Cassini Prepares to Say Goodbye to a True Titan

Mere weeks away from its dramatic, mission-ending plunge into
Saturn, NASA’s Cassini spacecraft has a hectic schedule,
orbiting the planet every week in its Grand Finale. On
a few orbits, Saturn’s largest moon, Titan, has been near
enough to tweak Cassini’s orbit, causing the spacecraft to
approach Saturn a bit closer or a bit farther away. A couple of
those distant passes even pushed Cassini into the inner fringes
of Saturn’s rings.

Titan will be waiting once again when the road runs out in
September. A last, distant encounter with the moon on Sept. 11
will usher Cassini to its fate, with the spacecraft sending
back precious science data until it loses contact with Earth.

But this gravitational pushing and shoving isn’t a new behavior
for Titan. It’s been doing that all along, by design.

The True Engine of the Mission

Repeated flybys of Titan were envisioned, from the mission’s
beginning, as a way to explore the mysterious planet-size moon
and to fling Cassini toward its adventures in the Saturn
system. Scientists had been eager for a return to Titan since
NASA’s Voyager 1 spacecraft flew past in 1980 and was unable to
see through the dense, golden haze that shrouds its surface.

Titan is just a bit larger than the planet Mercury. Given its
size, the moon has significant gravity, which is used for
bending Cassini’s course as it orbits Saturn. A single close
flyby of Titan could provide more of a change in velocity than
the entire 90-minute engine burn the spacecraft needed to slow
down and be captured by Saturn’s gravity upon its arrival in
2004.

The mission’s tour designers — engineers tasked with plotting
the spacecraft’s course, years in advance — used Titan as
their linchpin. Frequent passes by the moon provided the
equivalent of huge amounts of rocket propellant. Using Titan,
Cassini’s orbit could be stretched out, farther from Saturn —
for example, to send the spacecraft toward the distant moon
Iapetus. With this technique, engineers used Titan flybys to
change the orientation of Cassini’s orbit many times during the
mission; for example, lifting the spacecraft out of the plane
of the rings to view them from high above, along with high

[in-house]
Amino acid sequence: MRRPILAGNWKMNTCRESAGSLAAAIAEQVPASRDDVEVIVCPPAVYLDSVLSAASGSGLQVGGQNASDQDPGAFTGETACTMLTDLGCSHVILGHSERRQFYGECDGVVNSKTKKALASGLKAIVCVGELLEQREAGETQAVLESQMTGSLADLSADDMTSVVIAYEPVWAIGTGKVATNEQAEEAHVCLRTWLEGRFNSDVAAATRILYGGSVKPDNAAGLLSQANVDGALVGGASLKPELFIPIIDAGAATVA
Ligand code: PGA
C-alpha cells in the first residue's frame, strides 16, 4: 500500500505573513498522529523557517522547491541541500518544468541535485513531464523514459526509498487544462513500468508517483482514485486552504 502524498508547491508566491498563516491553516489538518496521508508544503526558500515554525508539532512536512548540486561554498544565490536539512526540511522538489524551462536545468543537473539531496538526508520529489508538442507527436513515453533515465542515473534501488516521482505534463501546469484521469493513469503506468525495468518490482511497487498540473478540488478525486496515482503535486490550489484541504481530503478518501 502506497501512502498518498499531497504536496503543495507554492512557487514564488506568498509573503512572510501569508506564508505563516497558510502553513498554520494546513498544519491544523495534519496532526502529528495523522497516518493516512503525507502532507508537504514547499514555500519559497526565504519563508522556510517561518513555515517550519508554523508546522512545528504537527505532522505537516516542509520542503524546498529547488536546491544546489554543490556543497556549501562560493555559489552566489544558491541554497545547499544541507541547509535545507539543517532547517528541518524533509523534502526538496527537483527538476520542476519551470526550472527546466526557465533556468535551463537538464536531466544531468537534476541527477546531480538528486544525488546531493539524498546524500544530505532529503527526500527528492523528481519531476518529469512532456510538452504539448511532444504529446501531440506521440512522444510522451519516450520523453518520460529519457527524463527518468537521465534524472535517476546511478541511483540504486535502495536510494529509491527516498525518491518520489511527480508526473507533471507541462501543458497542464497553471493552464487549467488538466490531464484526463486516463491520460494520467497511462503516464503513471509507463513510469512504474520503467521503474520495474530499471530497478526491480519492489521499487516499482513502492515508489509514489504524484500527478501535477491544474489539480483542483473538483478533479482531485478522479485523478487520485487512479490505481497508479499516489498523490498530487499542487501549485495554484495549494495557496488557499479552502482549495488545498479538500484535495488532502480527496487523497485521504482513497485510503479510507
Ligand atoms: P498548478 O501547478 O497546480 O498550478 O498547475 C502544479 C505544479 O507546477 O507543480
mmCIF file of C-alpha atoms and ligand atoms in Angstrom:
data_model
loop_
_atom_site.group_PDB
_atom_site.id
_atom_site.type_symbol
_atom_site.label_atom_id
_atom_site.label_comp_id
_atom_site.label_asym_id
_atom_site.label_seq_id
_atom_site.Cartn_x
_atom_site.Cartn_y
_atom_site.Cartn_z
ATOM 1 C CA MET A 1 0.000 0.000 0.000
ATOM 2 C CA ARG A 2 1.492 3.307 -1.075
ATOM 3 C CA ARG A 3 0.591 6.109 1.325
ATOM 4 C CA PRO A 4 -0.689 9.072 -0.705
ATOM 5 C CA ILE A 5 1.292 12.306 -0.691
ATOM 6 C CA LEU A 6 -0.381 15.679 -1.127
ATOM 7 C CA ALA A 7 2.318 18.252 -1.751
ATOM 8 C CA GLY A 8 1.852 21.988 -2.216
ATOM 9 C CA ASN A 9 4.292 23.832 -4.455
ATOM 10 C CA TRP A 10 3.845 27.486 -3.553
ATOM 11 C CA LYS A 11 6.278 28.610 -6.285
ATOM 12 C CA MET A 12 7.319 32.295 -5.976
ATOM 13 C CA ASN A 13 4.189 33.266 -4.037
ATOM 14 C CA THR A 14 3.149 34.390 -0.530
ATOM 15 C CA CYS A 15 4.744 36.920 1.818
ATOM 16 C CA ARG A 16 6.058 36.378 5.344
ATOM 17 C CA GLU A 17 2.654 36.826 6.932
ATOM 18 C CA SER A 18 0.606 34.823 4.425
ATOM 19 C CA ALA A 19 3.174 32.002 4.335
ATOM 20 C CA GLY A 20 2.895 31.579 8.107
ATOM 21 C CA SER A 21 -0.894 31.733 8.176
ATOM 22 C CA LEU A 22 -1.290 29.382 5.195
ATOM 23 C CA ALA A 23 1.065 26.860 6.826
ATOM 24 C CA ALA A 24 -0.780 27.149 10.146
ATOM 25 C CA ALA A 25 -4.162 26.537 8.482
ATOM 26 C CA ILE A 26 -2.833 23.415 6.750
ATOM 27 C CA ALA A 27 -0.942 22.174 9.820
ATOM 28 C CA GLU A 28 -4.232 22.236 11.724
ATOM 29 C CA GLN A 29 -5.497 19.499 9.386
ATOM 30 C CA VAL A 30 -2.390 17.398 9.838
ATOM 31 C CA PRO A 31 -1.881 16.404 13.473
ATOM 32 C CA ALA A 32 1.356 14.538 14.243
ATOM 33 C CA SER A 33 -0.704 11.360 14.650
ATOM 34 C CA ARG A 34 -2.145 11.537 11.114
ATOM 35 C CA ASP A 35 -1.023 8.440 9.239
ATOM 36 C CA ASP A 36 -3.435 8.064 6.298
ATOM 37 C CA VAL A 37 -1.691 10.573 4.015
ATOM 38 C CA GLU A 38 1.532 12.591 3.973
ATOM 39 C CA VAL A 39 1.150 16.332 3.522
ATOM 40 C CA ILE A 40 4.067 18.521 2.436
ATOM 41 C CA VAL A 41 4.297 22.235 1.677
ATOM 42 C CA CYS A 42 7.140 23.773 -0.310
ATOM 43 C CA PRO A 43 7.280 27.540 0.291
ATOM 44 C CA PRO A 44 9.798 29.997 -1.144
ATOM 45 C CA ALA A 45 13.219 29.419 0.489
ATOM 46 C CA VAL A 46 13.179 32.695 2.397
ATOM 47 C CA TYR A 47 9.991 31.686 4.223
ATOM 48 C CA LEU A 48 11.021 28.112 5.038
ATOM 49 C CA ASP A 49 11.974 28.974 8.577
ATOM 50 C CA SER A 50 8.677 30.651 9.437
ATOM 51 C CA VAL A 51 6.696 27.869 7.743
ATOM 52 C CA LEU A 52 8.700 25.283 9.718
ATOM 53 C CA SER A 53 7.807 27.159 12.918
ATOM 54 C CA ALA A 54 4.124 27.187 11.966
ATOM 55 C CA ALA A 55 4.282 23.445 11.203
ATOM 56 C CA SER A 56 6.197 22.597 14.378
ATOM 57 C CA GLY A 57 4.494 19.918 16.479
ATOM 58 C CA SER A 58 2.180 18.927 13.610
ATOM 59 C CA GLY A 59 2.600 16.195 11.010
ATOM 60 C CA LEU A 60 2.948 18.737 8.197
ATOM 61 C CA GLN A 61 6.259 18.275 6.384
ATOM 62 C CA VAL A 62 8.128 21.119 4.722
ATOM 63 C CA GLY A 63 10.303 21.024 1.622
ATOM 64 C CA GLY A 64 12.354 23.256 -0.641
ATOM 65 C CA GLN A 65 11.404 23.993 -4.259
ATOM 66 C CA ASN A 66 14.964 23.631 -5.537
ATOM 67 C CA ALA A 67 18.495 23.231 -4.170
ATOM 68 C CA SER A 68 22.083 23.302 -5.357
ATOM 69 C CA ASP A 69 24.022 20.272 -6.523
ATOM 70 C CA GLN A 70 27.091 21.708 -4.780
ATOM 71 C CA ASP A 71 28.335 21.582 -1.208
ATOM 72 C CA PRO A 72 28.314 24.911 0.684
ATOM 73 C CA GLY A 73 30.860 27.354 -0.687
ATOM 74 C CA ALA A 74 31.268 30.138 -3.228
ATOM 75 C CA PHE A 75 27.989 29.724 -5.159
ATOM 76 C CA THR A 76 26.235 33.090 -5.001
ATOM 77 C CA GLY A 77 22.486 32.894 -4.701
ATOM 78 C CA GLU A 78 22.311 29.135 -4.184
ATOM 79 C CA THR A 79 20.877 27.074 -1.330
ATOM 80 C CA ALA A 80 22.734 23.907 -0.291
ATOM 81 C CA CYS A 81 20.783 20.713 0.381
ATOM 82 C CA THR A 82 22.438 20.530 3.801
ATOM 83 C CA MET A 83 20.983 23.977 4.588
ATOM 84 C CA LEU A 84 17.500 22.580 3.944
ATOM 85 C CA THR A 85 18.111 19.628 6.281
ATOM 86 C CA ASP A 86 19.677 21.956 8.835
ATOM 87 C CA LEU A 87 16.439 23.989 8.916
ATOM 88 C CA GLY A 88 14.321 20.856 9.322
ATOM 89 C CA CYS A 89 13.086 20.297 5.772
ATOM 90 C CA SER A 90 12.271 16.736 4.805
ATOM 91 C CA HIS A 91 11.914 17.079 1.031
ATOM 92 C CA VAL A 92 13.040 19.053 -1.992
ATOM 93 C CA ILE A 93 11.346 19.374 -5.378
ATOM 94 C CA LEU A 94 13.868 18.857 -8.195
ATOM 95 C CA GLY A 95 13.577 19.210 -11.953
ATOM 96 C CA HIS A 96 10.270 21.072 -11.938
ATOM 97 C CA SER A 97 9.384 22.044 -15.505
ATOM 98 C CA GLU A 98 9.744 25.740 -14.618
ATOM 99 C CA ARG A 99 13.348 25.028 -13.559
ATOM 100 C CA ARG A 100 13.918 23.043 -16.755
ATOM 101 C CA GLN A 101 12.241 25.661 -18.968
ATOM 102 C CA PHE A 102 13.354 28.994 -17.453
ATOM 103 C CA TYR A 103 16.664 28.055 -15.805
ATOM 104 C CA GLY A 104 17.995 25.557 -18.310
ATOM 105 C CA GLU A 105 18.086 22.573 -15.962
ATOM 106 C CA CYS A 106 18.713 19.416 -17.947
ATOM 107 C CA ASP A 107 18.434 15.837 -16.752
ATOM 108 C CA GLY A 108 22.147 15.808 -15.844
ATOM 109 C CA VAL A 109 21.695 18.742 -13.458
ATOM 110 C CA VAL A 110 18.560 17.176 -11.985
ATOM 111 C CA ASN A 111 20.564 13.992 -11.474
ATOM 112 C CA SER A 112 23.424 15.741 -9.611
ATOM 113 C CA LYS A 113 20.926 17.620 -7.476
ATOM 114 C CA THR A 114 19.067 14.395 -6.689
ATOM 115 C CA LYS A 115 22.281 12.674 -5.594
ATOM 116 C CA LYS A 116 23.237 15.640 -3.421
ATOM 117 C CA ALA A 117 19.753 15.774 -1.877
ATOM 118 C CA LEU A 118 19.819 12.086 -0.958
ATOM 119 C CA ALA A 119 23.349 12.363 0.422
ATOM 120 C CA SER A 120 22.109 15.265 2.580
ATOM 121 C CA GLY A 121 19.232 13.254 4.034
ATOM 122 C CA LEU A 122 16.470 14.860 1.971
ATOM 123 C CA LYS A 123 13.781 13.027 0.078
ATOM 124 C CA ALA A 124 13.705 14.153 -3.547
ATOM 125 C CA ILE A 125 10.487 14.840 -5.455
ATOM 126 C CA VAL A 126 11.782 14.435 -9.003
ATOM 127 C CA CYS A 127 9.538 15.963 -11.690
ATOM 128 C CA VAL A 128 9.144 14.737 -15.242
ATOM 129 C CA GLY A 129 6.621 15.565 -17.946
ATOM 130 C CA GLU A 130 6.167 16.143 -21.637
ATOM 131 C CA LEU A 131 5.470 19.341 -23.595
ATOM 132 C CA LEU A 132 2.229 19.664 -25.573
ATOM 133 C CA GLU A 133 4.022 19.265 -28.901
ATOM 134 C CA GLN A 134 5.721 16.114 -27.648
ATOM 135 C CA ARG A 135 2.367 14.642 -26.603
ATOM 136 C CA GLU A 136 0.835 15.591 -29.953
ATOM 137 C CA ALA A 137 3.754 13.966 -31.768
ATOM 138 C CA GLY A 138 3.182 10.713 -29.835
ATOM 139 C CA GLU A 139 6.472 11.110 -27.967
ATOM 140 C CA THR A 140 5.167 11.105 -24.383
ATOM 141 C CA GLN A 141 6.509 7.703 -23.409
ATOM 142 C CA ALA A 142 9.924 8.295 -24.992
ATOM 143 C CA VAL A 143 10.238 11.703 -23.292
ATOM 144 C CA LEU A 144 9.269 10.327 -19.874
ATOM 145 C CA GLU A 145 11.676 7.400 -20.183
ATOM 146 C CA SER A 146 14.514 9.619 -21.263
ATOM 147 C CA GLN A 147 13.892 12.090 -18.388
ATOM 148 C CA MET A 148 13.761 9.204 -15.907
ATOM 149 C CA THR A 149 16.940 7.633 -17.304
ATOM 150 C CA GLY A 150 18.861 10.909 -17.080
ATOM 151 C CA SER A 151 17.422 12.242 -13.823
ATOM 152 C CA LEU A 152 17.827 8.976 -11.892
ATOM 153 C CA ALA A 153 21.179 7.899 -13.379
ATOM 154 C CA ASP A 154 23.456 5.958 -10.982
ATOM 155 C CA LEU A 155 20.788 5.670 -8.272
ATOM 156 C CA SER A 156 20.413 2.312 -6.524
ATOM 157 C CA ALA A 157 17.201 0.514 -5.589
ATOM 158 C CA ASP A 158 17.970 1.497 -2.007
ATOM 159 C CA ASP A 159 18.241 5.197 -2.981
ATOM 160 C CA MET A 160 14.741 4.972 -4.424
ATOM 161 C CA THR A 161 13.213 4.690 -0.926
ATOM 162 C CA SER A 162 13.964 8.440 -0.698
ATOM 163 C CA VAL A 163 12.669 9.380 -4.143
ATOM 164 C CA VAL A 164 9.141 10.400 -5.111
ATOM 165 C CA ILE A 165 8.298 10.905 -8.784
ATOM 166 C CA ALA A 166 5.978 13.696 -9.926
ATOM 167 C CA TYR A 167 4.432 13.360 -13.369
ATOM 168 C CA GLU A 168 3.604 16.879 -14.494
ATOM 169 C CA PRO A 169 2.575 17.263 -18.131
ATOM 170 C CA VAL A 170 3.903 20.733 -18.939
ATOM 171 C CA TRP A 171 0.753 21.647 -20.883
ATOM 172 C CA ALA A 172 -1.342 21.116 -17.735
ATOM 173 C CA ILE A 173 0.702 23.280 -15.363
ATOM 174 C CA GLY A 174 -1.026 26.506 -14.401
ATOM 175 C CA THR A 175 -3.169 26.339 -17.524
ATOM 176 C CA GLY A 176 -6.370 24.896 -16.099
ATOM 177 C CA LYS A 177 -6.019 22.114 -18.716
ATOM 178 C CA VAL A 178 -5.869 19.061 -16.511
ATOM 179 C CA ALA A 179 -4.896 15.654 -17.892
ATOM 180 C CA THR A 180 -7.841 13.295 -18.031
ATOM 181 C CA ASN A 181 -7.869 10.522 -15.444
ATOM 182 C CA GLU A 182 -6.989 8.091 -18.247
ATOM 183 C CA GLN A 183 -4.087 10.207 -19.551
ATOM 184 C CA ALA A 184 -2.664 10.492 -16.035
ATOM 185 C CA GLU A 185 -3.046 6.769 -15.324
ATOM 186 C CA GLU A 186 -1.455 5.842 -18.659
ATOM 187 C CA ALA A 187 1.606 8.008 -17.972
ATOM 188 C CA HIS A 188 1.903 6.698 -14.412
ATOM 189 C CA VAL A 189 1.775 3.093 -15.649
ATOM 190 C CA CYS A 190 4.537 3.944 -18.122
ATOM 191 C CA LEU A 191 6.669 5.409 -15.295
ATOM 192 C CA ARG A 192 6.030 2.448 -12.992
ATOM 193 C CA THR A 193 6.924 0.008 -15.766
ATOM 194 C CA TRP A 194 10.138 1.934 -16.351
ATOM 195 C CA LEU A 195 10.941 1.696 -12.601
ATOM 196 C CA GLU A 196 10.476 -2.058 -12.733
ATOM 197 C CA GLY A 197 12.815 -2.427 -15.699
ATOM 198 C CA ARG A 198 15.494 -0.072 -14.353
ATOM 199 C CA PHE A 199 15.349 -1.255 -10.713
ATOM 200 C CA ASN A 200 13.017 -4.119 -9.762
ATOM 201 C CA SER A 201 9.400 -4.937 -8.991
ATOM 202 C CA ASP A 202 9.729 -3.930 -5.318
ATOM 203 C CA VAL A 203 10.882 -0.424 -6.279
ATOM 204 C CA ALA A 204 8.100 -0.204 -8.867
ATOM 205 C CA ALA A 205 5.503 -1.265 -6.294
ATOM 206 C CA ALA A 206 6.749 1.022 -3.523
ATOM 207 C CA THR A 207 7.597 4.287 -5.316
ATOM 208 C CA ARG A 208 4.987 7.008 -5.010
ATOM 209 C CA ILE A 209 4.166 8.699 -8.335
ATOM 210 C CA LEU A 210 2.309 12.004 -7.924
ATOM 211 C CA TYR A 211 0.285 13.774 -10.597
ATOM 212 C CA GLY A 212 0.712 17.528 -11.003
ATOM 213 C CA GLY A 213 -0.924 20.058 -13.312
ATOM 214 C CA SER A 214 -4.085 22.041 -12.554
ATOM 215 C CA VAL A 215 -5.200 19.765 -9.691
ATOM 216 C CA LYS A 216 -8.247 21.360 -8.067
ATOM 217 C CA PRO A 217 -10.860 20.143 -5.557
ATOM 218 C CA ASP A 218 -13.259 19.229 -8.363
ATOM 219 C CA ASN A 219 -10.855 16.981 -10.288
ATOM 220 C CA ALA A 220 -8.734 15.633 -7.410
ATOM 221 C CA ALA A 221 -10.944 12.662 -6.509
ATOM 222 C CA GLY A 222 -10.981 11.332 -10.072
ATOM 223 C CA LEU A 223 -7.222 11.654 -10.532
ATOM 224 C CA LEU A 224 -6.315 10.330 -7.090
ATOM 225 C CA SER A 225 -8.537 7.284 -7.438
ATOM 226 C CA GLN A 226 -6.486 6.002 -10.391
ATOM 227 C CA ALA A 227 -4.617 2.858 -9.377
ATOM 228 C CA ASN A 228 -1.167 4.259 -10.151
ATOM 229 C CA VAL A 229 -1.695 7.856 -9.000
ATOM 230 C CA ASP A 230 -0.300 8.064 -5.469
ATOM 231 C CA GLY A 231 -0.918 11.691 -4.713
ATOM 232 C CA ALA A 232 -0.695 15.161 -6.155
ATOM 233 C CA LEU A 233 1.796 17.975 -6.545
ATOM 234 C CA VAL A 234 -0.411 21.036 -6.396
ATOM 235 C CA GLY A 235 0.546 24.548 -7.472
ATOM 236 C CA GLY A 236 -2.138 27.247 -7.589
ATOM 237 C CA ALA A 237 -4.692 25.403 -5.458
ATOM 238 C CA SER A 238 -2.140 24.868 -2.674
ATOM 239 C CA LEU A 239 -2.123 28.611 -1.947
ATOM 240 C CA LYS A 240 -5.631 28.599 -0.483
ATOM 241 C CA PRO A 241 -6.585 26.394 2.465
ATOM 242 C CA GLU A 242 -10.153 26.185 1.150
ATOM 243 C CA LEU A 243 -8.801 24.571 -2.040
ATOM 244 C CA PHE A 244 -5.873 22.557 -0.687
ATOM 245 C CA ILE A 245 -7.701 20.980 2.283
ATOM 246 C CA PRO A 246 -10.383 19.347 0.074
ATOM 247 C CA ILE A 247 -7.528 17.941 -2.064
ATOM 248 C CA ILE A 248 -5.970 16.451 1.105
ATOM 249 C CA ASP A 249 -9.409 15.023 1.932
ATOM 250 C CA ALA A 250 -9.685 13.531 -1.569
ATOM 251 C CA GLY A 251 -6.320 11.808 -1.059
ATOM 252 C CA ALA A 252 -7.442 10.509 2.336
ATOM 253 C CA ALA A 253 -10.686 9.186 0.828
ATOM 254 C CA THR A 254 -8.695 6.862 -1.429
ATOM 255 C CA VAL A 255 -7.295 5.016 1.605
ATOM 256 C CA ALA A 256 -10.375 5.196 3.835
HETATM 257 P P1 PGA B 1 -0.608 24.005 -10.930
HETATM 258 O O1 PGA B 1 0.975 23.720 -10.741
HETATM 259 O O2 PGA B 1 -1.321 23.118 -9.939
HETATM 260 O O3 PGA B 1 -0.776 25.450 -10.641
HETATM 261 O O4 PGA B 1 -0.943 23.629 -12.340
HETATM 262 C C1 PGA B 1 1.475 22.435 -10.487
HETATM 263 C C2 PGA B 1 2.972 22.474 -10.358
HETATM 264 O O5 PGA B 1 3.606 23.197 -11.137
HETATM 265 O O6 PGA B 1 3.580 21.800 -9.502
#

northern and southern latitudes on Saturn and its moons.

What We’ve Learned

Over the course of its 13-year mission at Saturn, Cassini has
made 127 close flybys of Titan, with many more-distant
observations. Cassini also dropped off the European Space
Agency’s Huygens probe, which descended through Titan’s
atmosphere to land on the surface in January 2005.

Successes for Cassini during its mission include the revelation
that, as researchers had theorized, there were indeed bodies of
open liquid hydrocarbons on Titan’s surface. Surprisingly, it
turned out Titan’s lakes and seas are confined to the poles,
with almost all of the liquid being at northern latitudes in
the present epoch. Cassini found that most of Titan has no
lakes, with vast stretches of linear dunes closer to the
equator similar to those in places like Namibia on Earth. The
spacecraft observed giant hydrocarbon clouds hovering over
Titan’s poles and bright, feathery ones that drifted across the
landscape, dropping methane rain that darkened the surface.
There were also indications of an ocean of water beneath the
moon’s icy surface.

Early on, Cassini’s picture of Titan was spotty, but every
encounter built upon the previous one. Over the course of the
entire mission, Cassini’s radar investigation imaged
approximately 67 percent of Titan’s surface, using the
spacecraft’s large, saucer-shaped antenna to bounce signals off
the moon’s surface. Views from Cassini’s imaging cameras,
infrared spectrometer, and radar slowly and methodically added
details, building up a more complete, high-resolution picture
of Titan.

“Now that we’ve completed Cassini’s investigation of Titan, we
have enough detail to really see what Titan is like as a world,